Of course there are counterarguments. For example, the technology is so foundational and important that people have to keep relying on it many years after the invention. And certainly having “old” patents would seem helpful on the validity front.

      1. 8.1.1

        Another counter could be that any advances merely stand on the shoulders of the noted advance (and do not excuse infringement of that older advance).

        Advances (and patent protection thereof) do NOT provide a positive right to practice, especially in view of a pre-existing negative right.

        An advance of a better mousetrap that still relies on a (negatively) protected older mousetrap is not a license to disregard any affects of positively practicing the advanced mousetrap.


          That’s another very fine counterargument. I’m sure additional ones are available too. But again, the main point is that there’s nothing inherently wrong that I can see with including such a theme among the array of arguments a defendant might make. I would imagine that happens on a fairly regular basis. But maybe allison can fill us all in with some important details of this case that we’re overlooking.

  4. 7

    VLSI is owned by Fortress, which in turn is part of the SoftBank Group.

    Intel and Apple separately have an antitrust case going against Fortress in NDCal.

  5. 6

    It’s amazing what happens when the a judge with no black robe fever allows a case actually go to a jury.

    1. 6.1

      Is your “black robe fever” related to the malaise of “asserting patents must be bad?”


          Well, to play off the naysayers then, that does sound like some pretty good “advertisement.”

  6. 4

    IPR’s were denied based on discretionary factors due to WDTX proceedings between the same two parties.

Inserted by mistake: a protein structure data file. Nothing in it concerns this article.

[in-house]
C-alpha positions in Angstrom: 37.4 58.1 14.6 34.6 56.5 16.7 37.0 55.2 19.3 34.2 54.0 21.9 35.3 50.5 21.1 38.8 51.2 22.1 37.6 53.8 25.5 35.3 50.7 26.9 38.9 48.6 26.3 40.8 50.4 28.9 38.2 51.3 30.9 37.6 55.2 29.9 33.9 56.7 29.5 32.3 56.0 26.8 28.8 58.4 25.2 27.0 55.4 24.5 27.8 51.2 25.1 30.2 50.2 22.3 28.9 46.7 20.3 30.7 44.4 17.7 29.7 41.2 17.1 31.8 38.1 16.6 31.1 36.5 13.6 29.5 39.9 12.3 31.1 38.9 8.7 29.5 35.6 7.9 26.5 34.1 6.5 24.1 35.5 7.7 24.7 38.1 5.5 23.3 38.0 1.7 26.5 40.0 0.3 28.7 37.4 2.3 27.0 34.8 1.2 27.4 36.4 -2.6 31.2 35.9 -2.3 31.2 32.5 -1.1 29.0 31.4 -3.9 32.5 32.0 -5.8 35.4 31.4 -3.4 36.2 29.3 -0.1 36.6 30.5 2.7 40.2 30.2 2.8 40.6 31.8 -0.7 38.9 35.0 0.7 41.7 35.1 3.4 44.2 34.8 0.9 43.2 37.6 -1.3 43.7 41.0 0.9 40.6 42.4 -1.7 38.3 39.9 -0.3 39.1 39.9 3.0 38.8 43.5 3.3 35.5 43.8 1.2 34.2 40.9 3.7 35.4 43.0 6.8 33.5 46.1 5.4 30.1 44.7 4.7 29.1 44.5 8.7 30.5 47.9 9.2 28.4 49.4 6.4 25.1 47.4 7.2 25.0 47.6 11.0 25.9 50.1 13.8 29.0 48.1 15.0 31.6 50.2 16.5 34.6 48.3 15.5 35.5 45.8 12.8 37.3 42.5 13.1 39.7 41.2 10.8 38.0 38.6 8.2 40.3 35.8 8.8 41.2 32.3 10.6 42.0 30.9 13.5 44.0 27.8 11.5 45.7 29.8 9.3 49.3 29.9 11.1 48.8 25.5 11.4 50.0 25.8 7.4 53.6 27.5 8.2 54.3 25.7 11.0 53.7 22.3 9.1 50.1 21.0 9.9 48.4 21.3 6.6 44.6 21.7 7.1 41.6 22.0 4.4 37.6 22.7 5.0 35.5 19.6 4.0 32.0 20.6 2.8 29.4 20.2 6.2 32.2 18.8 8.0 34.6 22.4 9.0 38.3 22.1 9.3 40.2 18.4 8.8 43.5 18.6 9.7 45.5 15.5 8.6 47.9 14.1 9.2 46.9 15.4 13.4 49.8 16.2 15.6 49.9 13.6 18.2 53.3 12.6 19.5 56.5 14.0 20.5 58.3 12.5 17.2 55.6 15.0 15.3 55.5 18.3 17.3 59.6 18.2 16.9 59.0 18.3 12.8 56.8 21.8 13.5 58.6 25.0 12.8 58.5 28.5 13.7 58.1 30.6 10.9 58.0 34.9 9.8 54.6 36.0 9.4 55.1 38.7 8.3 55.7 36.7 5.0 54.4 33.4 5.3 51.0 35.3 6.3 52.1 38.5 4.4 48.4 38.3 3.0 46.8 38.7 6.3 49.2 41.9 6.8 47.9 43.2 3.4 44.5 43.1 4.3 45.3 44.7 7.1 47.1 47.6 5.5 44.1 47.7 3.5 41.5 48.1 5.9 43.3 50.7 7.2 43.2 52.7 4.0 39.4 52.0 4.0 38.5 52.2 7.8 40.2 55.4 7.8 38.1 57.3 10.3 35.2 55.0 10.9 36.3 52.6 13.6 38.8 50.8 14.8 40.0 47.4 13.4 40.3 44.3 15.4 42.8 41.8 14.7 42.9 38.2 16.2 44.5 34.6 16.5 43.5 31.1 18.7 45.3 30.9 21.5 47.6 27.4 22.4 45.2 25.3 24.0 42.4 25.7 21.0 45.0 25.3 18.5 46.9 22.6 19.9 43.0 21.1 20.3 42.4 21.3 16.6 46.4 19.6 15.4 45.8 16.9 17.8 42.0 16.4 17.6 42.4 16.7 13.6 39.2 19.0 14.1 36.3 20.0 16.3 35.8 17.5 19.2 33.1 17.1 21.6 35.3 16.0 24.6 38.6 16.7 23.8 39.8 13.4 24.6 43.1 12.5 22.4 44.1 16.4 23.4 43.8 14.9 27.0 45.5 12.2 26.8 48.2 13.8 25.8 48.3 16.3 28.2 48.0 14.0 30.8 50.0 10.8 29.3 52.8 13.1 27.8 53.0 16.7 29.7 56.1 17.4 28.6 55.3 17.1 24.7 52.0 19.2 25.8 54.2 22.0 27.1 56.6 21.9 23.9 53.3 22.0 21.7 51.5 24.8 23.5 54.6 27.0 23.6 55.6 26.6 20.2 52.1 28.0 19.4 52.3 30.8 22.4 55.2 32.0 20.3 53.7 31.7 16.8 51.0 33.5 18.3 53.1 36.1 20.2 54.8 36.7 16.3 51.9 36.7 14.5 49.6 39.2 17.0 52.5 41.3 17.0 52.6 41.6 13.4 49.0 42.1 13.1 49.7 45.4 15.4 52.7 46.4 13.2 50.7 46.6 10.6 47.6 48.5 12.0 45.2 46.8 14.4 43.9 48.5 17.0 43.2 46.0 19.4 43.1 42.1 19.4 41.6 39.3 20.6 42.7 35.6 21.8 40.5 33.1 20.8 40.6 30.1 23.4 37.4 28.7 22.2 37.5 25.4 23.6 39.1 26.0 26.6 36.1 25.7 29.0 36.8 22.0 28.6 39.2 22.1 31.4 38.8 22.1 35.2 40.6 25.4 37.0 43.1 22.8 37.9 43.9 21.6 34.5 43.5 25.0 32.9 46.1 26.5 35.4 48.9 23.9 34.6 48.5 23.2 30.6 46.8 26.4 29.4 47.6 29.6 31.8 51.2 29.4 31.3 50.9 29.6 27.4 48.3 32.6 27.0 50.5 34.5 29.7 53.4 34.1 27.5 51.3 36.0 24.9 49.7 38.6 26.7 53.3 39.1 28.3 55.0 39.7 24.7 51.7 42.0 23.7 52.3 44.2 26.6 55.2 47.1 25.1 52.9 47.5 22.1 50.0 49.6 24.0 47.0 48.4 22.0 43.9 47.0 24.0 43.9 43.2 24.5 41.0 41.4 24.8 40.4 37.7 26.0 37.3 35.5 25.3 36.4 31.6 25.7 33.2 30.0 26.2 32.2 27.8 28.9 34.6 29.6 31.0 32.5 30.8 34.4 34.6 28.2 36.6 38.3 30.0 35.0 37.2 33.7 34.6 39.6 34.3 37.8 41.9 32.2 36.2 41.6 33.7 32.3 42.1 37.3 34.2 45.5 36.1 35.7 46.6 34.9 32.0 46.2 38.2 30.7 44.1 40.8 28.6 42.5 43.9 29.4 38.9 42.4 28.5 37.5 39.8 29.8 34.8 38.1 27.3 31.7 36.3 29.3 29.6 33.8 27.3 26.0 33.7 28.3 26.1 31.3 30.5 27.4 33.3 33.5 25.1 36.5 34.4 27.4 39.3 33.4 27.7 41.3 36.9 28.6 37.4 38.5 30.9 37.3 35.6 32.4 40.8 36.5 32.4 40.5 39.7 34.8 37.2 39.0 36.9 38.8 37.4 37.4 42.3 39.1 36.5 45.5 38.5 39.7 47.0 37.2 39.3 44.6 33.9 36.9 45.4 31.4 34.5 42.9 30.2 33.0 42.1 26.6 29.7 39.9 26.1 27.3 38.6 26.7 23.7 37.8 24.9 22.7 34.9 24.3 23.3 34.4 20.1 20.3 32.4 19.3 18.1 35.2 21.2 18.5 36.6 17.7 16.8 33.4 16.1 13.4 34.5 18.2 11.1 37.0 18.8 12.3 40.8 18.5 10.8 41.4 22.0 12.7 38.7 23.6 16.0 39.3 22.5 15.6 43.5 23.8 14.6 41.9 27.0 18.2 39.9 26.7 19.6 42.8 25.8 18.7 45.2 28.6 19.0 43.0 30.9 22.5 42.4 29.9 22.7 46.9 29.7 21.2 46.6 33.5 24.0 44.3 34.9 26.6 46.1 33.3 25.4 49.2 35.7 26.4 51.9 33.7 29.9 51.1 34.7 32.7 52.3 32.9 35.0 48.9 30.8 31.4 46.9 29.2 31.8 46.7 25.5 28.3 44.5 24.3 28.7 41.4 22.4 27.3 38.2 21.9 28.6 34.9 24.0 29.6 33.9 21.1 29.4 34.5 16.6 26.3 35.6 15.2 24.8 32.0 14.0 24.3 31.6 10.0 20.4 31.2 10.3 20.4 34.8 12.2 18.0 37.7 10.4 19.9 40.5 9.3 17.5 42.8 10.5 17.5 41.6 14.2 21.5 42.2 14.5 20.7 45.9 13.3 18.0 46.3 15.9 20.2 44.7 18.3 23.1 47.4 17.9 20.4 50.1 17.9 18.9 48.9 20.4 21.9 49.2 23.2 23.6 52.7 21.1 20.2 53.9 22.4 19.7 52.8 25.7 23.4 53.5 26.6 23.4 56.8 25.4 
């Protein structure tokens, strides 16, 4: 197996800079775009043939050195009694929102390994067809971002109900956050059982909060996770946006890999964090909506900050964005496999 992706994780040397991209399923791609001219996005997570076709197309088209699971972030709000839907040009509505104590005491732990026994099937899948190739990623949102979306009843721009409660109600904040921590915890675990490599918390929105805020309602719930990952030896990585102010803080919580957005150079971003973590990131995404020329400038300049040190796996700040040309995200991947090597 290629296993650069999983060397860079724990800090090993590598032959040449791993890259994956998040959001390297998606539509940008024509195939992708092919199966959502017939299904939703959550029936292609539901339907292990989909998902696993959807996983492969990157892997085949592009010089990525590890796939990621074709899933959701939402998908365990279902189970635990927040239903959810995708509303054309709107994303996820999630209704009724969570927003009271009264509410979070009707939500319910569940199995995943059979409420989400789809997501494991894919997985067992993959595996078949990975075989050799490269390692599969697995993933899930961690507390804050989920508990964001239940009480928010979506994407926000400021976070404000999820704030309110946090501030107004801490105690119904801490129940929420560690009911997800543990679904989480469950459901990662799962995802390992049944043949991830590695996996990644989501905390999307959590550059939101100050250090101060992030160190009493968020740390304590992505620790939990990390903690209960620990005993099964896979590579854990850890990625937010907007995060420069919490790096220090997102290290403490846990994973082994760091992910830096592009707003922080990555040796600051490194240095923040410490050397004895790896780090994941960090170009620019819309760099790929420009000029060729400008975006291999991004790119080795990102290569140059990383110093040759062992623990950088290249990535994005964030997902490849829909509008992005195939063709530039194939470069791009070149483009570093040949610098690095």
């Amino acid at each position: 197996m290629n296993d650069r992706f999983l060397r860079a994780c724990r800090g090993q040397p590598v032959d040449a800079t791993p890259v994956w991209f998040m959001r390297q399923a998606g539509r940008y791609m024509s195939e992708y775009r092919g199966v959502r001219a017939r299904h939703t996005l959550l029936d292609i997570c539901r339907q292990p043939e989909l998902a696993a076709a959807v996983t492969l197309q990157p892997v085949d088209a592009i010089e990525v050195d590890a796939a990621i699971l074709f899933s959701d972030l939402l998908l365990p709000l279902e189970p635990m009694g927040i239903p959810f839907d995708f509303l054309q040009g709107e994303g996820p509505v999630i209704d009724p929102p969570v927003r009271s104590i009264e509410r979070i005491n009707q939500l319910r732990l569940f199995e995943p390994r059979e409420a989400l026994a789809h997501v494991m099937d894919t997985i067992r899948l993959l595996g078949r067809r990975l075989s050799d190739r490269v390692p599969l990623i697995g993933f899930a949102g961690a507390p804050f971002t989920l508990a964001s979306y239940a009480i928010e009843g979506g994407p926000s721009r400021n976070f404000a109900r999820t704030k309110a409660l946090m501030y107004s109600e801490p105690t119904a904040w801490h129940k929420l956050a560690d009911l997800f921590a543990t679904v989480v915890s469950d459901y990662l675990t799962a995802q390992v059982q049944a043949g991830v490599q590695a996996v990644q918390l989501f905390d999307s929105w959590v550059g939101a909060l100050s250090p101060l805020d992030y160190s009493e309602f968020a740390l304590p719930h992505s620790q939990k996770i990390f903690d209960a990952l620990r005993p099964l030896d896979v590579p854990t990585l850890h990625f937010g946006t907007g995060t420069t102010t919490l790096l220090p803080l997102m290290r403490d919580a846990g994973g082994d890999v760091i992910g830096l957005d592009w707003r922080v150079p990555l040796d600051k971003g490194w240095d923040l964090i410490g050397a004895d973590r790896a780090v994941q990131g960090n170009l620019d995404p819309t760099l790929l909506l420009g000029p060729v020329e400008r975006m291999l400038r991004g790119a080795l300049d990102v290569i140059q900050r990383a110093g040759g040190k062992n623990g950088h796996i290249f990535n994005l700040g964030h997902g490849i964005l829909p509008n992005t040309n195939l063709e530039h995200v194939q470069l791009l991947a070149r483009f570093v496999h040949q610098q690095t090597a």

If I were to file the exact same IPR petition intel filed, how much do you think VLSI would pay me to settle and go away, considering it would be few billion $$ at risk?

    1. 4.1

      Sounds like a good business plan to me, and I don’t see any illegality challenge, assuming you are doing it yourself and paying your own IPR costs and fees [clearly independent RPI]. But, will a PTAB panel apply its now-unrestricted and widely-applied discretionary institution denial power to block your IPR for the same reason – that validity has already to be D.C. decided [even though that validity decision is not binding on you]?

      1. 4.1.1

        I was not being entirely serious ksksksks [by assuming this was about claims to complex VLSI chip construction, and hard to challenge]. But per a quick look, the oldest of these two patents is about comprehensible chip voltage supply regulation.


          By the way ksksksk, for your IPR, rather than just using prior art from the litigation, check the possible relevance for the first patent of descriptions that came with, e.g., the Radio Shack alarm clock I bought many, many years ago. It runs off house power unless that voltage input drops for any reason, and then the time circuit memory part of it is automatically powered by an alternate voltage supply from a battery.